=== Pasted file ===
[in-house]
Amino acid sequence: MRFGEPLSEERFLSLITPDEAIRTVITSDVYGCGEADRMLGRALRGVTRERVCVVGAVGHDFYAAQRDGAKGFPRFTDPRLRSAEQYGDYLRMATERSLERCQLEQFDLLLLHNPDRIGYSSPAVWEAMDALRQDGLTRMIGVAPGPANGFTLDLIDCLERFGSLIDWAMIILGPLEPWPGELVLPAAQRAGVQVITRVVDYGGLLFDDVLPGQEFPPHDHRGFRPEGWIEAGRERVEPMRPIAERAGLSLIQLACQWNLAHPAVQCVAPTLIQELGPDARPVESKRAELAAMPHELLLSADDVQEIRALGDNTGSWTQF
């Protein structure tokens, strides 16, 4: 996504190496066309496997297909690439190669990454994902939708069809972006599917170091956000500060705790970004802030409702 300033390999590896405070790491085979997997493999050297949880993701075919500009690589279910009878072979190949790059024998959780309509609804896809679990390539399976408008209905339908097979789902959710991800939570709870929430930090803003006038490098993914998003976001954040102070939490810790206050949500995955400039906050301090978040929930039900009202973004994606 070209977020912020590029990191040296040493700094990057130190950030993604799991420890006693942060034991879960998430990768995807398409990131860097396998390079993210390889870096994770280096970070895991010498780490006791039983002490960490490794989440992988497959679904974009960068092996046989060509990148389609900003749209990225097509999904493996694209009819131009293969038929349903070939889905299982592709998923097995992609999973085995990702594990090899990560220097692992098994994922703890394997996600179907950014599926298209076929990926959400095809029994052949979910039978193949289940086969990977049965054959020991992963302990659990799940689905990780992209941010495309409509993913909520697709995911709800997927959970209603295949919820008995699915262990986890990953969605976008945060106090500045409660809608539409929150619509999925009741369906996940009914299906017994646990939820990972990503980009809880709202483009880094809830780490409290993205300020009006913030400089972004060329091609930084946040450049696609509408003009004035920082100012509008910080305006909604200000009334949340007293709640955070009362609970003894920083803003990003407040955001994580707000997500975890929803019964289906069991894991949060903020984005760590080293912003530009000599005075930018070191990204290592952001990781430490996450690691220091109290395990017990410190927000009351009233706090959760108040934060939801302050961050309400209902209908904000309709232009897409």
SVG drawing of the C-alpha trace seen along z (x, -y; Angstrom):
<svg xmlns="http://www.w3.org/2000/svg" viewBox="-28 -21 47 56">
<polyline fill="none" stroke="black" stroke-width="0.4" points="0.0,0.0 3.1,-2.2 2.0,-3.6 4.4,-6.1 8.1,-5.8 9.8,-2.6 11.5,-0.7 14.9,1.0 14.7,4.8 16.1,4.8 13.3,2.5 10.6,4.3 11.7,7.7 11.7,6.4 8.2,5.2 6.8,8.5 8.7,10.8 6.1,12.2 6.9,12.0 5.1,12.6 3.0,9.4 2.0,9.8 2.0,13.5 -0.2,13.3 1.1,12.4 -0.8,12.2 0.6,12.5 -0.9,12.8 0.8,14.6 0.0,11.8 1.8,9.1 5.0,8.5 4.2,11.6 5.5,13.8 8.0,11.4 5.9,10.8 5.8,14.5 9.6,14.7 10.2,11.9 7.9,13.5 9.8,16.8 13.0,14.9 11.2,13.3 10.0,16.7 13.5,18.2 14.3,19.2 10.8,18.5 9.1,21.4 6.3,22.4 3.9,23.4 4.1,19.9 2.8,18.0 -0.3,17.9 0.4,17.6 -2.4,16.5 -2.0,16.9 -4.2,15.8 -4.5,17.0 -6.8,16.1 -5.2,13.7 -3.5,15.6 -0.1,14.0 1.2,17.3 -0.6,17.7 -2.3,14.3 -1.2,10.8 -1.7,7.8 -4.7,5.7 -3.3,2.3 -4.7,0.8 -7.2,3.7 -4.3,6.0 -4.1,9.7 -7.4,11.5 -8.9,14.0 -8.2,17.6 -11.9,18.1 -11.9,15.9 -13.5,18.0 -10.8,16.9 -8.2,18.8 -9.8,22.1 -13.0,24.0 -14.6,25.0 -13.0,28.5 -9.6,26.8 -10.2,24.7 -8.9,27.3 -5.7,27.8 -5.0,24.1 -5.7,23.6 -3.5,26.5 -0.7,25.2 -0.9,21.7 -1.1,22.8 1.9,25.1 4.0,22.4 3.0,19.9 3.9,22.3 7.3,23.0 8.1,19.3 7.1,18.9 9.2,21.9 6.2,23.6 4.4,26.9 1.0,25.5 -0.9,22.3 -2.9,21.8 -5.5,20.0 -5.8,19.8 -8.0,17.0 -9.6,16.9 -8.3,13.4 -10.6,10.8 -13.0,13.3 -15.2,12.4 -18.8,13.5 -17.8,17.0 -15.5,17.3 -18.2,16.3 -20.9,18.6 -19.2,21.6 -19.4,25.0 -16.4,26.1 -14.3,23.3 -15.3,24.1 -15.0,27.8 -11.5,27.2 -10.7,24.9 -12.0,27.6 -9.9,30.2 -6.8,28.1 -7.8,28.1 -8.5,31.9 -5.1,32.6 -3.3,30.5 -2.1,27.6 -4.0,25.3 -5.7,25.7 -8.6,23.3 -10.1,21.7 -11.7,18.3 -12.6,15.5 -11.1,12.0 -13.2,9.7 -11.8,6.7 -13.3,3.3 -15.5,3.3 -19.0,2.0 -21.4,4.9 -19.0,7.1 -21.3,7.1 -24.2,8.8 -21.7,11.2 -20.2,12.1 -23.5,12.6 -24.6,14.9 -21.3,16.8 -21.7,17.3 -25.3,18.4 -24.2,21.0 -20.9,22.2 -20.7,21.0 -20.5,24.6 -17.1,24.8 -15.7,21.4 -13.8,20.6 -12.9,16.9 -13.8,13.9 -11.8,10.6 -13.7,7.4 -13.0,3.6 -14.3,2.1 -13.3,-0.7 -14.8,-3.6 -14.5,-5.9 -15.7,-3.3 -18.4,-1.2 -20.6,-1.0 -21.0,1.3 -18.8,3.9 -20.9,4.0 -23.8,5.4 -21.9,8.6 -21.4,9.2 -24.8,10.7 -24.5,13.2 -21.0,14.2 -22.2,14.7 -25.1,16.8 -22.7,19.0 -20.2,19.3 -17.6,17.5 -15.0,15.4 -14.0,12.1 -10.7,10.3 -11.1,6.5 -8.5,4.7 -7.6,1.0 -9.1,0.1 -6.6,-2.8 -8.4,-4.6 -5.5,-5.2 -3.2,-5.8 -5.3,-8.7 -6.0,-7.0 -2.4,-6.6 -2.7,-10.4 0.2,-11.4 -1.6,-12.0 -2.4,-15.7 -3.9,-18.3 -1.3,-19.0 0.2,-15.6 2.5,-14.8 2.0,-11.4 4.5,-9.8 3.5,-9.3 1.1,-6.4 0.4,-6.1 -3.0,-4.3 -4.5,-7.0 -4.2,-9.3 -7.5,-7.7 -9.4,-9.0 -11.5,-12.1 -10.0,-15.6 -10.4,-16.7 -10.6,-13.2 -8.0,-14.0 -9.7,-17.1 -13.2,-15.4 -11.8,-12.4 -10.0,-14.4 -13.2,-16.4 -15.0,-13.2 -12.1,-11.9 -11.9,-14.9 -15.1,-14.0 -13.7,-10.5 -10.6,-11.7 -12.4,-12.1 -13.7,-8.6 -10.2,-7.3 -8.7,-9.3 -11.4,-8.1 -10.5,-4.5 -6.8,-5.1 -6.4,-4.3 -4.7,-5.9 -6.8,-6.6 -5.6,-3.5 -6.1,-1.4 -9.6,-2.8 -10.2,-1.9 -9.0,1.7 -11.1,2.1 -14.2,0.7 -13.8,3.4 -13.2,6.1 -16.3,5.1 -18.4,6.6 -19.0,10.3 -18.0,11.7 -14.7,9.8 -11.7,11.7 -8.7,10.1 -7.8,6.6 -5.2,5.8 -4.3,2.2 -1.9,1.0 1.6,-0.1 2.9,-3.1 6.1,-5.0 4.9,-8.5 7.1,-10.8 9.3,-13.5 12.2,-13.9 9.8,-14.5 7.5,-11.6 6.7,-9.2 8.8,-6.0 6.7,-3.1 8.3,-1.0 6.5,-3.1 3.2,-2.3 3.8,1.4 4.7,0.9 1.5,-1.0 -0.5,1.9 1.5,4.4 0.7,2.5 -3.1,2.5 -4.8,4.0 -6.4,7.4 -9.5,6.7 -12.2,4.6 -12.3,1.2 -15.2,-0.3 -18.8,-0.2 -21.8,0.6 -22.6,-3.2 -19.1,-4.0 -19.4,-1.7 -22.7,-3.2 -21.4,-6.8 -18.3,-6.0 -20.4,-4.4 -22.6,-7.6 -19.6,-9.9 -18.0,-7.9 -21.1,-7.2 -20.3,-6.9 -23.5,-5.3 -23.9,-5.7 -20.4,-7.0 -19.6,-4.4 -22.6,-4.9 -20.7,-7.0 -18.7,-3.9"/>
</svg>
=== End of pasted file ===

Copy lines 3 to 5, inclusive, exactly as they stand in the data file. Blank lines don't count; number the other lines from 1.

């Protein structure tokens, strides 16, 4: 996504190496066309496997297909690439190669990454994902939708069809972006599917170091956000500060705790970004802030409702 300033390999590896405070790491085979997997493999050297949880993701075919500009690589279910009878072979190949790059024998959780309509609804896809679990390539399976408008209905339908097979789902959710991800939570709870929430930090803003006038490098993914998003976001954040102070939490810790206050949500995955400039906050301090978040929930039900009202973004994606 070209977020912020590029990191040296040493700094990057130190950030993604799991420890006693942060034991879960998430990768995807398409990131860097396998390079993210390889870096994770280096970070895991010498780490006791039983002490960490490794989440992988497959679904974009960068092996046989060509990148389609900003749209990225097509999904493996694209009819131009293969038929349903070939889905299982592709998923097995992609999973085995990702594990090899990560220097692992098994994922703890394997996600179907950014599926298209076929990926959400095809029994052949979910039978193949289940086969990977049965054959020991992963302990659990799940689905990780992209941010495309409509993913909520697709995911709800997927959970209603295949919820008995699915262990986890990953969605976008945060106090500045409660809608539409929150619509999925009741369906996940009914299906017994646990939820990972990503980009809880709202483009880094809830780490409290993205300020009006913030400089972004060329091609930084946040450049696609509408003009004035920082100012509008910080305006909604200000009334949340007293709640955070009362609970003894920083803003990003407040955001994580707000997500975890929803019964289906069991894991949060903020984005760590080293912003530009000599005075930018070191990204290592952001990781430490996450690691220091109290395990017990410190927000009351009233706090959760108040934060939801302050961050309400209902209908904000309709232009897409």
SVG drawing of the C-alpha trace seen along z (x, -y; Angstrom):
<svg xmlns="http://www.w3.org/2000/svg" viewBox="-28 -21 47 56">